HW RNG is perfect for key generation, if needed, but it can be slow.
Post by Sebastien Lorquet ***@lorquet.fr [nuttx]
-if even more pseudorandom bits are required (with a hw rng, this is rare), then a proper CSPRNG such as Yarrow or another well designed generator should be used.
No, these are too heavy for a small MCU. Again, I would argue that if one needs that level of quality in a PRNG, choose an MCU with a HW RNG.
Post by Sebastien Lorquet ***@lorquet.fr [nuttx]
Post by ***@ziggurat29.com [nuttx]
"/dev/urandom is simply a symlink to /dev/random"
This is probably not bad, if the original program cannot be changed, which I doubt... the other option is to avoid /dev/urandom entirely, and use /dev/random instead.
I haven’t explored FreeBSD. But if /dev/random blocks, it may not be “wrong”, but it breaks the tradition that /dev/urandom doesn’t block.
In NetBSD /dev/urandom doesn’t block; and /dev/random has some fairly complicated entropy pool management...
Post by Sebastien Lorquet ***@lorquet.fr [nuttx]
I advise against yet another low quality RNG in NuttX.
— compile on all supported architectures
— be reasonably fast on those architectures
— never block
Post by Sebastien Lorquet ***@lorquet.fr [nuttx]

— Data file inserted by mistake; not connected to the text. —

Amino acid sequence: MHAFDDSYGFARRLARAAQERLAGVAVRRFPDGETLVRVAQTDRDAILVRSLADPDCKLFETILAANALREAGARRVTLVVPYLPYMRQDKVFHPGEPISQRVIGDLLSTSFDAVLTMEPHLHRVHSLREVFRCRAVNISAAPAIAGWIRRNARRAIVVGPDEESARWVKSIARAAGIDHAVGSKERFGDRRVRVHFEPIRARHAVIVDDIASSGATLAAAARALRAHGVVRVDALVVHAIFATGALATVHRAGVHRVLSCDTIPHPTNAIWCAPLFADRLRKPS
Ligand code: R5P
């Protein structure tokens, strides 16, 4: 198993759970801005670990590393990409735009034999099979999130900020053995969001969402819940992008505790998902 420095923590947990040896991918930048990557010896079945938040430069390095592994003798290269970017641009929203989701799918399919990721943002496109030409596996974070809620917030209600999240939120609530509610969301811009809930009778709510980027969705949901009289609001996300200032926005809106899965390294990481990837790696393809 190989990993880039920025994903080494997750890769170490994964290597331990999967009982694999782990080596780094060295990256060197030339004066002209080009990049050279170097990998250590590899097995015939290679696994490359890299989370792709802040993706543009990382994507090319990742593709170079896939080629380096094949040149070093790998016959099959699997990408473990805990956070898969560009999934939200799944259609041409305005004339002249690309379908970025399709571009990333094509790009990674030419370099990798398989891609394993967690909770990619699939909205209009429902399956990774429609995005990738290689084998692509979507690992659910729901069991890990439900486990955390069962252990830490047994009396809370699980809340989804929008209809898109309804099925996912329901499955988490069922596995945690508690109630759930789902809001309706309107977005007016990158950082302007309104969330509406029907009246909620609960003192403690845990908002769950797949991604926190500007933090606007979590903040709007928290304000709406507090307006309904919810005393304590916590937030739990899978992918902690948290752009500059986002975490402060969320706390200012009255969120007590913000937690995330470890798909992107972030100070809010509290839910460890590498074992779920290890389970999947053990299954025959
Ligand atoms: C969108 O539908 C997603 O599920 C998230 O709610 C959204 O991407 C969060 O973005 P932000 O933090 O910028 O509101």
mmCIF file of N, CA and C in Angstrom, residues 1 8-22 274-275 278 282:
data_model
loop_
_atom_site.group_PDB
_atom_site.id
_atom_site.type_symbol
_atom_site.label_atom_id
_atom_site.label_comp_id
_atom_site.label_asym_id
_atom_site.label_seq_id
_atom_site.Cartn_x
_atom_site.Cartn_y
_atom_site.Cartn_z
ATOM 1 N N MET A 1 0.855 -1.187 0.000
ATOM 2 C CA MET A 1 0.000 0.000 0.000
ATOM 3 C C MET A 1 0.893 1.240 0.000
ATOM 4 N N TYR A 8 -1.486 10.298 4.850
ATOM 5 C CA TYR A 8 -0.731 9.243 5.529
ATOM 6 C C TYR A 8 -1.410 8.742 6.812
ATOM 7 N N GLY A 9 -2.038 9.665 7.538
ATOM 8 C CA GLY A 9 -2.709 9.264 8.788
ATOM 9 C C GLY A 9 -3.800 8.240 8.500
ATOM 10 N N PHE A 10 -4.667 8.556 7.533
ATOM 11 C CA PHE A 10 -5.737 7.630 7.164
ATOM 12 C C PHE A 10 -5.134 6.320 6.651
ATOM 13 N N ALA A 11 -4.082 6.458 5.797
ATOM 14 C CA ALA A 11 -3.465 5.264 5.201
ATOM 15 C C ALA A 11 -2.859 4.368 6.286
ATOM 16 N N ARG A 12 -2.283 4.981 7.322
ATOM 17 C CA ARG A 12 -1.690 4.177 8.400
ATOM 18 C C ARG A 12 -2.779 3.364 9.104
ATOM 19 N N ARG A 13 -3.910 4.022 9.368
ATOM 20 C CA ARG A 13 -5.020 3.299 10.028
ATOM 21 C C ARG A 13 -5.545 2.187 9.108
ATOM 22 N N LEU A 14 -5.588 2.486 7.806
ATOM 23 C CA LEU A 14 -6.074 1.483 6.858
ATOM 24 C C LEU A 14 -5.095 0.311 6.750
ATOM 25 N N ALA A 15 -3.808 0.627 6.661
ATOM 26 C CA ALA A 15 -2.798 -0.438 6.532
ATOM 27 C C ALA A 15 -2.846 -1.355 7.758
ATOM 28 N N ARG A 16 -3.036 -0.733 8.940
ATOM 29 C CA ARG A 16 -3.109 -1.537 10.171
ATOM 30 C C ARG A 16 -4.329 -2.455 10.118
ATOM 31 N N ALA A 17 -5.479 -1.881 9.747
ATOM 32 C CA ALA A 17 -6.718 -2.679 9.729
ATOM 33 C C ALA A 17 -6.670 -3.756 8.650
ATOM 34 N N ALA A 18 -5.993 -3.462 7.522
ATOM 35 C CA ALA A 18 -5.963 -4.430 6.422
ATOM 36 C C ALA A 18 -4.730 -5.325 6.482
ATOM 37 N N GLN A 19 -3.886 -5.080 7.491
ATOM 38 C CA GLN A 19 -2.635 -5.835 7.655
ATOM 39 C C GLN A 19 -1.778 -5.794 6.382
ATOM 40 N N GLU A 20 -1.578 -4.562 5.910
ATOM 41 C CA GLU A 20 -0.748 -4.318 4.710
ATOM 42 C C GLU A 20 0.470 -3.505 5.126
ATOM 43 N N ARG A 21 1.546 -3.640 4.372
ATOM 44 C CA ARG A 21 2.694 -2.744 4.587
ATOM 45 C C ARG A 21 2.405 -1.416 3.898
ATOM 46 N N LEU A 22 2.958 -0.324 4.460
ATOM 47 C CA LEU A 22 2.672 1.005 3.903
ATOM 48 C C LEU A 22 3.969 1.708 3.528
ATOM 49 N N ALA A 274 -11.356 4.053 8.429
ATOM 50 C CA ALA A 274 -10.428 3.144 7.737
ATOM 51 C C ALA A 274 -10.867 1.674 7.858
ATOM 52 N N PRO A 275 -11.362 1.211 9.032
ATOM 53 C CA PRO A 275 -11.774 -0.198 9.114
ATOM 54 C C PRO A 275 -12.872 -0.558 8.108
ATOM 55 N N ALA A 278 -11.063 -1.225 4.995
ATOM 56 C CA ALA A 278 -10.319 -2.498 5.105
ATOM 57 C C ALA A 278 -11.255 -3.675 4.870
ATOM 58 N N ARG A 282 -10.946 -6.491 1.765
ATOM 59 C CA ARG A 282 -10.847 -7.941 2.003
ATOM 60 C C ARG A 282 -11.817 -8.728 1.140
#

libc random is completely different. It has to be available even without hardware RNG and no one with a sane mind would think it is cryptographically secure. It could be implemented by xorshift128 as a replacement of the current generator if we wanted a "slightly better", but still fast, generator.
And on this we agree.
Post by Sebastien Lorquet ***@lorquet.fr [nuttx]
Sebastien
spudarnia@yahoo.com [nuttx]
2016-07-17 19:53:11 UTC
Permalink
I think I have enough warnings in the Kconfig file with regard to /dev/urandom. You might check to see if the warning need beefed up, but otherwise, I don't think the is an immediate need for a change.

If I understand right, what you need is a higher performance software CPRNG. Is that righ?

I ran across these standard interfaces: http://pubs.opengroup.org/onlinepubs/7908799/xsh/drand48.html

Would those meet the need? Do congruential algorithms, in general, meet the need? If so, the srand() congruential generator may be okay (albeit slow).

Greg
Sebastien Lorquet sebastien@lorquet.fr [nuttx]
2016-07-18 05:42:26 UTC
Permalink
Hello,

I added replies below.
Post by David Alessio ***@yahoo.com [nuttx]
Juha, Sebastien, Greg,
Sebastien cracked my stubborn argument; Juha may have just shattered it. Thank you both.
— the argument re /dev/urandom vs /dev/random may be valid in a
historical perspective, but we need to take cognizance of reality.
The reality is that the quality of /dev/urandom has evolved, in both
Linux and *BSD spaces, to a point where today it’s commonly and
correctly used by crypto libs. The fact is, both are assumed good
sources of CSRNGs.
— NuttX is the best RTOS for IoT [I could not agree more; I can write a paper on this].
— People will port crypto libs to Nuttx without grokking that our
/dev/urandom departs from their assumptions/experience of its quality
on Linux/*BSD. And we will have thus enabled them to create insecure
IoT devices.
— That risk, and the damage it will do to the NuttX brand, far
outweigh any benefit of a simple/fast /dev/urandom.
I’m now convinced that the patch, as I submitted it, is too dangerous.
Can we fix or rename it before it escapes into the wild?